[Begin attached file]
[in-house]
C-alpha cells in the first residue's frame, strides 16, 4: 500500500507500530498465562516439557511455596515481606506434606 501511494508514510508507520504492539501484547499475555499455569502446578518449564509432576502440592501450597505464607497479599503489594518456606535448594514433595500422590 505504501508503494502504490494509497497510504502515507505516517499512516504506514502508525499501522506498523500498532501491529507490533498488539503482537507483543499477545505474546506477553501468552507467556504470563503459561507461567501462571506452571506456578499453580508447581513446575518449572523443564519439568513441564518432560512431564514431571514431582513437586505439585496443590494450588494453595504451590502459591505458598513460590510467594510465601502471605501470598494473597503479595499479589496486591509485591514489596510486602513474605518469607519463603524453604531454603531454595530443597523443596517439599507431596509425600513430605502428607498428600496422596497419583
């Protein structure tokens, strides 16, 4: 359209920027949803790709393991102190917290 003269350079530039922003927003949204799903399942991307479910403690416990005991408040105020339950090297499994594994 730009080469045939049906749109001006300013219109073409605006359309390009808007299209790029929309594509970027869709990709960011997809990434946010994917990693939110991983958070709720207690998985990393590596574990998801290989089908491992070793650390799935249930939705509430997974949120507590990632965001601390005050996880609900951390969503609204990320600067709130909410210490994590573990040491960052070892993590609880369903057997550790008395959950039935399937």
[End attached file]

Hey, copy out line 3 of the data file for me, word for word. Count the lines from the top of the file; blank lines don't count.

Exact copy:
């Protein structure tokens, strides 16, 4: 359209920027949803790709393991102190917290 003269350079530039922003927003949204799903399942991307479910403690416990005991408040105020339950090297499994594994 730009080469045939049906749109001006300013219109073409605006359309390009808007299209790029929309594509970027869709990709960011997809990434946010994917990693939110991983958070709720207690998985990393590596574990998801290989089908491992070793650390799935249930939705509430997974949120507590990632965001601390005050996880609900951390969503609204990320600067709130909410210490994590573990040491960052070892993590609880369903057997550790008395959950039935399937």